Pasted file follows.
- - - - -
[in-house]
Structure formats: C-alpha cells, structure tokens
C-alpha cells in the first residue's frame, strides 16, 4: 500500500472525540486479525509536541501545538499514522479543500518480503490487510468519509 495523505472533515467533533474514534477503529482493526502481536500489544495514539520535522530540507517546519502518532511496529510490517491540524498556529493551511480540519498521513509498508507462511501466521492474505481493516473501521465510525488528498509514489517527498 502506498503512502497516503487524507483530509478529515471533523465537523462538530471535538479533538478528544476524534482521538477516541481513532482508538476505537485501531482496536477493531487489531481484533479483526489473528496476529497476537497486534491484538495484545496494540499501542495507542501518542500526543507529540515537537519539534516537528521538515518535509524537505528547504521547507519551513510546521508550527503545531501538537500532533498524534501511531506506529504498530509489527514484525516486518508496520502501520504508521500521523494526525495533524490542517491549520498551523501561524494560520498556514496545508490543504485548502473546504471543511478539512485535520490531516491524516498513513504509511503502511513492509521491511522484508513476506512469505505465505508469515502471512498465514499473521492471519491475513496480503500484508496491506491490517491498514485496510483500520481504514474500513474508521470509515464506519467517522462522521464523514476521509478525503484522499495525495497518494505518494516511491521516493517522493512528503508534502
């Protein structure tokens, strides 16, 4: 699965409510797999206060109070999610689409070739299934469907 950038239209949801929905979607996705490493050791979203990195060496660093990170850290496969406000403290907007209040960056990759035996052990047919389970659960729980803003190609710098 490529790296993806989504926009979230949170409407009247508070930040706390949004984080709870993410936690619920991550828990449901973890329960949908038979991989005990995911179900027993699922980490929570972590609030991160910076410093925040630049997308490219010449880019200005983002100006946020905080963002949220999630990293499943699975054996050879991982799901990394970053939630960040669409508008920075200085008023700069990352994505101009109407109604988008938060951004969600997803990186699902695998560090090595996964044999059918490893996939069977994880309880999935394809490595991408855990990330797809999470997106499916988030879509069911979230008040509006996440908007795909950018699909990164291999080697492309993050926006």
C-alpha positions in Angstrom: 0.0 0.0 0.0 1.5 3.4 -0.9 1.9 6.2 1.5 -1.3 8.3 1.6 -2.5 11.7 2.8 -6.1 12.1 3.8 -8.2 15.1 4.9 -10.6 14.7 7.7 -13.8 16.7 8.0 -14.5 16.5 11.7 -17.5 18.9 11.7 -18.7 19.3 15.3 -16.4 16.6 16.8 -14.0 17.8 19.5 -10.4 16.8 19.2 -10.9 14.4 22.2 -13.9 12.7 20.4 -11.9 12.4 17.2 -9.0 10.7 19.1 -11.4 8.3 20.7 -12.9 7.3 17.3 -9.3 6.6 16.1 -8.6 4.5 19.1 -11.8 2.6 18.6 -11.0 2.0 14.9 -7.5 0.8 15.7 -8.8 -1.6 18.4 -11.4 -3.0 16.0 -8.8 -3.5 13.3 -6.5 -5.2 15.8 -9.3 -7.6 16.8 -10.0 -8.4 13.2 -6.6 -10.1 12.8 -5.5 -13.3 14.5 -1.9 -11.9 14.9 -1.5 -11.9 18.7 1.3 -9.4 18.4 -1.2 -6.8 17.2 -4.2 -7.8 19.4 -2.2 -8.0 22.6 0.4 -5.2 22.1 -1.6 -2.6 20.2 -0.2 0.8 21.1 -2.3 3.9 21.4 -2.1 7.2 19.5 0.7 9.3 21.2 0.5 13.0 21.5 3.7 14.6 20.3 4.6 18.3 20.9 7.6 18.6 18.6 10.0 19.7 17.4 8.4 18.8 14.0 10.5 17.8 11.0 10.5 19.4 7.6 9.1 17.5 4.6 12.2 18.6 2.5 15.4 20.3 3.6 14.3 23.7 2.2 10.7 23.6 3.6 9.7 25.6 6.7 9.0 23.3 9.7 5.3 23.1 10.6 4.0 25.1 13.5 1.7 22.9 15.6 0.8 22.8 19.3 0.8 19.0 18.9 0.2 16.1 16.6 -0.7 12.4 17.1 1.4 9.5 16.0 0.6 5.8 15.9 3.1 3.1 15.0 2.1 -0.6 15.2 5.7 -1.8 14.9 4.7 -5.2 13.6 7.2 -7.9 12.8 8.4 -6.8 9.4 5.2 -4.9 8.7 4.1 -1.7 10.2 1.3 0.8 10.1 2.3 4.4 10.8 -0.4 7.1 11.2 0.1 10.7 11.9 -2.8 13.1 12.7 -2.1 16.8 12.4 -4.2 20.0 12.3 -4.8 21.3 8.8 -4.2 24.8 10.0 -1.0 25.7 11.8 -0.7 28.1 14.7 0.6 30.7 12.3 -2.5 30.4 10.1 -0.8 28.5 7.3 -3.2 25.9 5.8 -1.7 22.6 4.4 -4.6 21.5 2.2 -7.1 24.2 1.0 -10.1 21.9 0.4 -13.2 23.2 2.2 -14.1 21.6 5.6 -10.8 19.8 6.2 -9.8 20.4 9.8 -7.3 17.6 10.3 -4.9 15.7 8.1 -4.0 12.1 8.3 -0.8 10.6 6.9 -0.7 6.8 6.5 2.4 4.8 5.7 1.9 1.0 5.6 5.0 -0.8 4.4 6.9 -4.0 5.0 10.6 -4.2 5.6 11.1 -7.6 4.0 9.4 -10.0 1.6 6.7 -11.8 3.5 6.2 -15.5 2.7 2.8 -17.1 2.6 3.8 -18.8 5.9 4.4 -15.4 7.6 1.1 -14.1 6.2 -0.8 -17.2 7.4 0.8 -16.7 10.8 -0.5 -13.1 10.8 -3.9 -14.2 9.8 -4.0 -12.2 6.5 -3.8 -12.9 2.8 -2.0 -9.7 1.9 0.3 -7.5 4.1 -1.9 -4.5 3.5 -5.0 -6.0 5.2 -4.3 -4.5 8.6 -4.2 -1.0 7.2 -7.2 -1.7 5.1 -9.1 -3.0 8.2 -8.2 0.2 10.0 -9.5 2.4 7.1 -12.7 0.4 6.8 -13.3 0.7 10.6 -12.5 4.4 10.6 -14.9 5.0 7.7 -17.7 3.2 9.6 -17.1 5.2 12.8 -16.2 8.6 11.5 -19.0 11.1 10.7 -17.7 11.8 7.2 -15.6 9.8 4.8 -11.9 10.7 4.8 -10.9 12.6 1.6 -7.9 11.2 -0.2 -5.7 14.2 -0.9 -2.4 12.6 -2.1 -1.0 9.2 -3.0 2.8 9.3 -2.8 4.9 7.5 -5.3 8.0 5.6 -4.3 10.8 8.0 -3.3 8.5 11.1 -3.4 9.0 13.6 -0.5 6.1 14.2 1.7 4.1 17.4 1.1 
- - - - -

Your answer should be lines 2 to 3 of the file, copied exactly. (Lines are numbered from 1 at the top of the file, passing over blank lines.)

Structure formats: C-alpha cells, structure tokens
C-alpha cells in the first residue's frame, strides 16, 4: 500500500472525540486479525509536541501545538499514522479543500518480503490487510468519509 495523505472533515467533533474514534477503529482493526502481536500489544495514539520535522530540507517546519502518532511496529510490517491540524498556529493551511480540519498521513509498508507462511501466521492474505481493516473501521465510525488528498509514489517527498 502506498503512502497516503487524507483530509478529515471533523465537523462538530471535538479533538478528544476524534482521538477516541481513532482508538476505537485501531482496536477493531487489531481484533479483526489473528496476529497476537497486534491484538495484545496494540499501542495507542501518542500526543507529540515537537519539534516537528521538515518535509524537505528547504521547507519551513510546521508550527503545531501538537500532533498524534501511531506506529504498530509489527514484525516486518508496520502501520504508521500521523494526525495533524490542517491549520498551523501561524494560520498556514496545508490543504485548502473546504471543511478539512485535520490531516491524516498513513504509511503502511513492509521491511522484508513476506512469505505465505508469515502471512498465514499473521492471519491475513496480503500484508496491506491490517491498514485496510483500520481504514474500513474508521470509515464506519467517522462522521464523514476521509478525503484522499495525495497518494505518494516511491521516493517522493512528503508534502